Future At Lloyds: Digital Blueprint for a 330 Year Old Exchange

In Sep 2019, Lloyds of London published their vision for the Future at Lloyds (FAL) as Blueprint One. Amid a tumultuous world economy, Lloyds has refined its strategy and game plan to launch Blueprint Two last week, a bold two-year program to establish newer ways of doing business, driven by digital channels with advanced data collection and management. The ensuing solutions will equip market participants to operate at materially lower costs.

As a leading (re)insurance marketplace, Lloyds has throughout its 332 year history, pioneered coverage for different risks, from the first motor and satellite policies to today’s cover for cyber and sharing economy risks. It is most sought after for complex and specialty risks. With 80 syndicates, it reported a GWP of 36 billion pounds last year.

Key drivers necessitating the FAL change program are:

  • A fast-changing risk landscape challenging businesses to find products/services to manage their exposures. A 2019 survey found that of top 20 risks identified by risk managers, only two were fully insurable.
  • High acquisition/admin costs across lines with little improvements due to lagging system modernization. Large corporates prefer to carry risk on their books.

Lloyds is hopeful that FAL will pave its path to be the world’s most customer-obsessed and advanced marketplace with the widest range of products/services.

In BP1, its goals were to:

  • Offer better solutions to risks faced by customers.
  • Deliver better products/services to customers and capital providers.
  • Simplify the way of working by being more efficient and cost-competitive.

The emphasis was on digital trading, claims, capital deployment and a services platform. An implicit assumption was that success would require flawless execution, as differentiation was otherwise incomplete.

Against its goals, progress made by BP1 during the past year were:

  • Offering better solutions to customer risks: New syndicates in a box approved, first fully digital algorithmically driven syndicate, small claims auto settlement pilot launched.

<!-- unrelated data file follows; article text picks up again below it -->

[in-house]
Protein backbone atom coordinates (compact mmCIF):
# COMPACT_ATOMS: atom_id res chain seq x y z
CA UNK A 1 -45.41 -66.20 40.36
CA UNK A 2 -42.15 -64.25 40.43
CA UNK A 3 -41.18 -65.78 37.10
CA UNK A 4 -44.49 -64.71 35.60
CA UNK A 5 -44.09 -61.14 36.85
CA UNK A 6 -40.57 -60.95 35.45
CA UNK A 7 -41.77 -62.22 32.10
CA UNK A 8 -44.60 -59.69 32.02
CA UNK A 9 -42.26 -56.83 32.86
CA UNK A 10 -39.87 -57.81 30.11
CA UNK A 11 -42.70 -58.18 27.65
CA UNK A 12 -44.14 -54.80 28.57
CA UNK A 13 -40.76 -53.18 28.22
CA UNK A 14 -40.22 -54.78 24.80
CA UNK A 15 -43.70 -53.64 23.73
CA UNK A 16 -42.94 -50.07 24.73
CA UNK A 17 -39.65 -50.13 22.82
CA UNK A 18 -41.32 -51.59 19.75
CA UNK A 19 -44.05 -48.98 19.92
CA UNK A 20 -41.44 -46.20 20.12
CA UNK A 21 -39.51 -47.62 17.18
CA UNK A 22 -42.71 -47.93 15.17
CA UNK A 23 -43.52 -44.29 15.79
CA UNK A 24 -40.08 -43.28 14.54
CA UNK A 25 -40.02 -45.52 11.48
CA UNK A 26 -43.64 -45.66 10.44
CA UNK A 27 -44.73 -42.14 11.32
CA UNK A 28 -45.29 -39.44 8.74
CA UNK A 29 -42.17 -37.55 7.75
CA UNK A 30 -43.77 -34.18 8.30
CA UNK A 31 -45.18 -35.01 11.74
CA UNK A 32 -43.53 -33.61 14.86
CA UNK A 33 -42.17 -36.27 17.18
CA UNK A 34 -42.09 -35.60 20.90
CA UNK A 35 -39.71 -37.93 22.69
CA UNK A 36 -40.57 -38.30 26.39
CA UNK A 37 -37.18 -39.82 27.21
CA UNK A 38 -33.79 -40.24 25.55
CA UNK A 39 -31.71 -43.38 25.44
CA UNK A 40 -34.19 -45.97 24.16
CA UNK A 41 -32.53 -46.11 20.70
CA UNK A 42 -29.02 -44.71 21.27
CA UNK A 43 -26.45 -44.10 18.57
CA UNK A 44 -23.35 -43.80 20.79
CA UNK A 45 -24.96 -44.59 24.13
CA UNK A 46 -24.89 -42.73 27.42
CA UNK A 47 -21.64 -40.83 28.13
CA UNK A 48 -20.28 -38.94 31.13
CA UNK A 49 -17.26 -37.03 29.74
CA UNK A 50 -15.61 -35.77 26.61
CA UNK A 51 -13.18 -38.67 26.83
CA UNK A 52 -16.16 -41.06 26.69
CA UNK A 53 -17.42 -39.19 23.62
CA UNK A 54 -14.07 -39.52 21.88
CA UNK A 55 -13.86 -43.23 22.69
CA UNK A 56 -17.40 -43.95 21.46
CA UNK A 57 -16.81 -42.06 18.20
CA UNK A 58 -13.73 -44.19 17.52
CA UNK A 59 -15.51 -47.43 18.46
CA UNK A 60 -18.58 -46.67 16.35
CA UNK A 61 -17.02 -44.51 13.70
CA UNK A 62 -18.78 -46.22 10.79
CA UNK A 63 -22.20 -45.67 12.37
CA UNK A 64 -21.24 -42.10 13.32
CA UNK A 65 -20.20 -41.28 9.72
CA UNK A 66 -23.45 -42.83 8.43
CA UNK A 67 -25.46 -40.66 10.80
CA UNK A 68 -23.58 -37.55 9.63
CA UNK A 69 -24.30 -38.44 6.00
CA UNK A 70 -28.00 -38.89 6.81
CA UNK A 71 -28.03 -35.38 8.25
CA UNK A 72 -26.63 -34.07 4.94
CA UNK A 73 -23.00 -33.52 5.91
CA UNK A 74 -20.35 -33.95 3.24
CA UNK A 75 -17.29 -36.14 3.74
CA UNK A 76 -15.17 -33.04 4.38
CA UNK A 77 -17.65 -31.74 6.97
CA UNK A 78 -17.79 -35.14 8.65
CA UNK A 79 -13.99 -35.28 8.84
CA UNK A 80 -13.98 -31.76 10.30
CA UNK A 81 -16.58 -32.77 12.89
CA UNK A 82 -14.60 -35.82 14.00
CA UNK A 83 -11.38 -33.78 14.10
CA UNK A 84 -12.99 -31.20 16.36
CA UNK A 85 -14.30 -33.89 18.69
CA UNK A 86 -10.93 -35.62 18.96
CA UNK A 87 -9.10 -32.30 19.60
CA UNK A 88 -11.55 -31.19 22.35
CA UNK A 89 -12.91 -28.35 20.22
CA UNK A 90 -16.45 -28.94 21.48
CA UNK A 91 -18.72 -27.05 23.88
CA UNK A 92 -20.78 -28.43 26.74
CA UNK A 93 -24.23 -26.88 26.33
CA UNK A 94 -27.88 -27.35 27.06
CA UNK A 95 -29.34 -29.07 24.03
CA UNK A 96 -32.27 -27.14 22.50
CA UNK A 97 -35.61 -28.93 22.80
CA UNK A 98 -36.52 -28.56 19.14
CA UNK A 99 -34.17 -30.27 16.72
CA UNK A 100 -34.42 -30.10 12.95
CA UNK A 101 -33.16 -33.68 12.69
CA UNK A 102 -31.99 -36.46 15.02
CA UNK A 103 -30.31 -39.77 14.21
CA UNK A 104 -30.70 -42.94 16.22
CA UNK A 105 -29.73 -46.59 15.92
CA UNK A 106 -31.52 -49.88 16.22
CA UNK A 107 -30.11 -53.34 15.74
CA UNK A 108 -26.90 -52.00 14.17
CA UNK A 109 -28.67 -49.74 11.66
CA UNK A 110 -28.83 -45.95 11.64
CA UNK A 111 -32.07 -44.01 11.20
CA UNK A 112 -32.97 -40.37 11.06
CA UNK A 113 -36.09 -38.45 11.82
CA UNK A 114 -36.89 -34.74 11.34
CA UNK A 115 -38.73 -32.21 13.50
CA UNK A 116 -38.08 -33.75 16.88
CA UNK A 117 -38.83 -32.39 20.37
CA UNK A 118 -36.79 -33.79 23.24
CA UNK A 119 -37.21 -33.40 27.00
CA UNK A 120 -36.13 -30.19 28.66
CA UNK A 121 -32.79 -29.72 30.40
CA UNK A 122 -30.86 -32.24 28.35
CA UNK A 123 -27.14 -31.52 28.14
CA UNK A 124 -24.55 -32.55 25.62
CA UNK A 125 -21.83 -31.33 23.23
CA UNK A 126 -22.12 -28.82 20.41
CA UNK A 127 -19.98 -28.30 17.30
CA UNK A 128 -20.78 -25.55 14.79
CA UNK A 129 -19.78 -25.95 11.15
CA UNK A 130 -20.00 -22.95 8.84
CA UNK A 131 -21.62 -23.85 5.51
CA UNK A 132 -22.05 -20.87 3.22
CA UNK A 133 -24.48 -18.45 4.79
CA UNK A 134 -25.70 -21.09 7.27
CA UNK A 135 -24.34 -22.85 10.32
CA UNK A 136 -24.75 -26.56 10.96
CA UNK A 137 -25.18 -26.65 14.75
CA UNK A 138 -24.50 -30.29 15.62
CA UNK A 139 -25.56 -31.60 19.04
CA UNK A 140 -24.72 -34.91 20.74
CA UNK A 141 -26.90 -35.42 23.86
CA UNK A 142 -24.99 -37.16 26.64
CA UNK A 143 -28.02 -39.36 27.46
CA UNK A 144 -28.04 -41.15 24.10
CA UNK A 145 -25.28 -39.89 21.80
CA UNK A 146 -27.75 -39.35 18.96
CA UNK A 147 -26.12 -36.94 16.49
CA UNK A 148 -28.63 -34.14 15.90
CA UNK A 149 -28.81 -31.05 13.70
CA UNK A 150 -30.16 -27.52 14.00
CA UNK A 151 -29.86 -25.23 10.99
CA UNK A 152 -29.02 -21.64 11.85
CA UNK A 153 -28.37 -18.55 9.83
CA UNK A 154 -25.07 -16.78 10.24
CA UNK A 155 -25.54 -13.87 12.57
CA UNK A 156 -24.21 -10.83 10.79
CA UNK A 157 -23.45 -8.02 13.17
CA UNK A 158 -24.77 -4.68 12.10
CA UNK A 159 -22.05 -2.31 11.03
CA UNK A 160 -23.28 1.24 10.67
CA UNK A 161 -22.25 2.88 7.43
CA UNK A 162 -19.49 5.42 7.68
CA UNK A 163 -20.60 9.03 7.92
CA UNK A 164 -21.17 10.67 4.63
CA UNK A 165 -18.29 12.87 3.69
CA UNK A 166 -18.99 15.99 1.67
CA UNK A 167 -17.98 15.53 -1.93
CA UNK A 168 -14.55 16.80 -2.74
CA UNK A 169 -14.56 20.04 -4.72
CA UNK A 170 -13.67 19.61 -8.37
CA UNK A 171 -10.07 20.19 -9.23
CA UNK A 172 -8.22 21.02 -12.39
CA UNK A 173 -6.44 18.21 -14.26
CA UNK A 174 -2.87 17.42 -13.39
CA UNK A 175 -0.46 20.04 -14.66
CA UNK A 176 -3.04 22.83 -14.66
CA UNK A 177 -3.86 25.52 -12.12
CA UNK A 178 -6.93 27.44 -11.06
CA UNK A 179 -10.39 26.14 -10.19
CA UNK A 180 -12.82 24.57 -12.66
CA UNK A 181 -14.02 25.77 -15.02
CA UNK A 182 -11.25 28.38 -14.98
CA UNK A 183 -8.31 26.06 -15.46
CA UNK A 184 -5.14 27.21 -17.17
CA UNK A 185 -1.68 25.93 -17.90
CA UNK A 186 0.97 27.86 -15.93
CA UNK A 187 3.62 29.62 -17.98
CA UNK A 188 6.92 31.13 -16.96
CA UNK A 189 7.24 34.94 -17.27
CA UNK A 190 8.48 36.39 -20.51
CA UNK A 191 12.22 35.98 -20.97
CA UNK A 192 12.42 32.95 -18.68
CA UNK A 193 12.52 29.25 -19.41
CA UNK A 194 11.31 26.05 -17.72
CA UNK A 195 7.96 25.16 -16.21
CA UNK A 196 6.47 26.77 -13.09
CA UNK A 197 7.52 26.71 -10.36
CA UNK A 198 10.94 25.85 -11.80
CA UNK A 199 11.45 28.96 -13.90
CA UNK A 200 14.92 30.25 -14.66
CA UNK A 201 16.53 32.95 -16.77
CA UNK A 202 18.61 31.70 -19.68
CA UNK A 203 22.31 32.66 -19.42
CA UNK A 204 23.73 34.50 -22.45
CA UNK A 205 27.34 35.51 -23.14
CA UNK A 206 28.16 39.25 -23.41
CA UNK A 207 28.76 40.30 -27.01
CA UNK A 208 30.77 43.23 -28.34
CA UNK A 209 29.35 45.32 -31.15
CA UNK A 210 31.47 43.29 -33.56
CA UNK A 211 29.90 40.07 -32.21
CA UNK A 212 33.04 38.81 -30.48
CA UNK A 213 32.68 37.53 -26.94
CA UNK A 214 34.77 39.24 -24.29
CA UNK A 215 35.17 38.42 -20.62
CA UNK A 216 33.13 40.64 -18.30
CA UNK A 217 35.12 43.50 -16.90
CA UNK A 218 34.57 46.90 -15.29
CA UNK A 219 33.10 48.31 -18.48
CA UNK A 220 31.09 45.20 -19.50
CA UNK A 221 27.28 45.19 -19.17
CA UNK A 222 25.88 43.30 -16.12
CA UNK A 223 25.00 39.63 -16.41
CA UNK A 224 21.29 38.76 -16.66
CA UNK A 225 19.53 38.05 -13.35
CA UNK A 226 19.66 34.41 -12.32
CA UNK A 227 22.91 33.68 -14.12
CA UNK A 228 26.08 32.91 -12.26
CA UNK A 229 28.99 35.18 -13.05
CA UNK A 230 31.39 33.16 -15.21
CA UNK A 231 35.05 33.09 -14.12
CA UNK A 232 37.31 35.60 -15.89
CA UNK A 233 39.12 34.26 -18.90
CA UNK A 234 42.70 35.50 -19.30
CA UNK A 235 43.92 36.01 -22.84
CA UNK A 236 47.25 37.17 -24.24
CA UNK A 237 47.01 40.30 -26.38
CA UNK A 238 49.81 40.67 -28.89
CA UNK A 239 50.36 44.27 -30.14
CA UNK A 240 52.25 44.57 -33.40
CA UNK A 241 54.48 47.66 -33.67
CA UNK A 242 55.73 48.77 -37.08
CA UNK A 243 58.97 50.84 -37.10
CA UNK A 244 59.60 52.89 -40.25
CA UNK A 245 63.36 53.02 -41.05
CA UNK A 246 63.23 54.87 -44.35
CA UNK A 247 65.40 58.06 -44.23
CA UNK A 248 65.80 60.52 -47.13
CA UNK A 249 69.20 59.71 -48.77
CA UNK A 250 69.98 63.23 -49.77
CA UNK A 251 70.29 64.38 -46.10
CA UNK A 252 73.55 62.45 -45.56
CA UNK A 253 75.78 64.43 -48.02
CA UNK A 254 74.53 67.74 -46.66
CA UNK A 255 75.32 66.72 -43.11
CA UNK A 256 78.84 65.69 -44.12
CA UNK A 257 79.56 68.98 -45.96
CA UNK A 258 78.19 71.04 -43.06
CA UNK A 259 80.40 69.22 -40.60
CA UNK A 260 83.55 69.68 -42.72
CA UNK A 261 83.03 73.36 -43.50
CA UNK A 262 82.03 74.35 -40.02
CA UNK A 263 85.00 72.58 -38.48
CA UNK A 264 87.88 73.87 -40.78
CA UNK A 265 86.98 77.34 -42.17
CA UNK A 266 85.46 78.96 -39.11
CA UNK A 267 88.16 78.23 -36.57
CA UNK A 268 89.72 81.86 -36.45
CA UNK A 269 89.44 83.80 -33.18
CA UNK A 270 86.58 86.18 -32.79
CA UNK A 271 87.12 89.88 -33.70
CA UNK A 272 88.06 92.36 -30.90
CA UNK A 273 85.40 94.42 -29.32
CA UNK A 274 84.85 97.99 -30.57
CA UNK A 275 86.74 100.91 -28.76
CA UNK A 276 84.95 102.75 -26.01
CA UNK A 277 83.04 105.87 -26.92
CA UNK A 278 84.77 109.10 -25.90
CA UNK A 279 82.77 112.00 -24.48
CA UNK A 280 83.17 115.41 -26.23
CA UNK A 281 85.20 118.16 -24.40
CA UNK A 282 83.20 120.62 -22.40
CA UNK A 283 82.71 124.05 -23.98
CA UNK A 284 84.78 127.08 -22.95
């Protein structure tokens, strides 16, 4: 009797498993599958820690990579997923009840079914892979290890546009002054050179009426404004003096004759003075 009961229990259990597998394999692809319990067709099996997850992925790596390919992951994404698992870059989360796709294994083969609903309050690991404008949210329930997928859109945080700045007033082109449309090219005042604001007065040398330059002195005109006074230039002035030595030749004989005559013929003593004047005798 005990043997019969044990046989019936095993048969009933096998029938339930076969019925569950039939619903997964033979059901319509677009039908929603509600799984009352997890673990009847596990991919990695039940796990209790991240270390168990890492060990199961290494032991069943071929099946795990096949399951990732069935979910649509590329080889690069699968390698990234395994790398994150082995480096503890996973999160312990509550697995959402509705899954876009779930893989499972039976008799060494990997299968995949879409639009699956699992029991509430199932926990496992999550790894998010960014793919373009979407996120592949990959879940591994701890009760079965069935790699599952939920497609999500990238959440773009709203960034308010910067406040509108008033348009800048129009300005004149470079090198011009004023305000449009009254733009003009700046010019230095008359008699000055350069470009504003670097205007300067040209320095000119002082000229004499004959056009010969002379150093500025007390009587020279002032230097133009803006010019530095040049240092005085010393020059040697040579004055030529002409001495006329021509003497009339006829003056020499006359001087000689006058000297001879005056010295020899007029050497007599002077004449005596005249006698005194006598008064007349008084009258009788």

• Simplifying access of products: API-based frictionless flow of electronic placement data between carriers and brokers, streamlined claims processes.
  • Reduce cost of doing business: Fewer approvals for claims processing, elimination of redundant data inputs via new APIs between participants, new Lead-Follow Standards.

In BP2, Lloyds has dropped its ambitious plans to set up its own electronic exchanges. It will no longer launch its own complex risk exchange but will work with PPL, an existing platform to improve digitalization. For simpler risks, it will develop an “exchange of exchanges”, connecting systems used by insurers and brokers. Fixing disjointed processes in placement and claims and making for seamless end-to-end experiences is a key driver.

In BP2, it plans to deliver:

  • An intuitive, straight through process for placing and binding risk
  • The ability to identify a valid claim on notification
  • Right first-time mentality
  • A first class, digital marketplace that’s data-driven and digitally enabled

There is renewed focus on customer journeys, beginning with two core placement types – open market and delegated authority business, which cover nearly 80% value and 90% contracts at Lloyds. The end goal of BP2 is to include complete and accurate data, a Digital Spine and a set of services that link transaction lifecycle from placement through accounting, payment, endorsements, claims, renewals and reporting.

Few market participants have resisted change, some being unconvinced automation would work for complicated risks insured. Lloyds expects brokers and insurers will collectively reduce costs by 300 million GBP, a 3% reduction in opex via greater efficiency, reduced bureaucracy and automation. They would be able to shift to more value-add activity such as developing broader range of new, innovative products.

The work is being funded by debt that was raised in early 2020.

“We are redesigning the entire insurance life cycle, something which not been attempted at Lloyd’s for a very long time”, John Neal (Lloyds CEO) told an online BP2 launch event.

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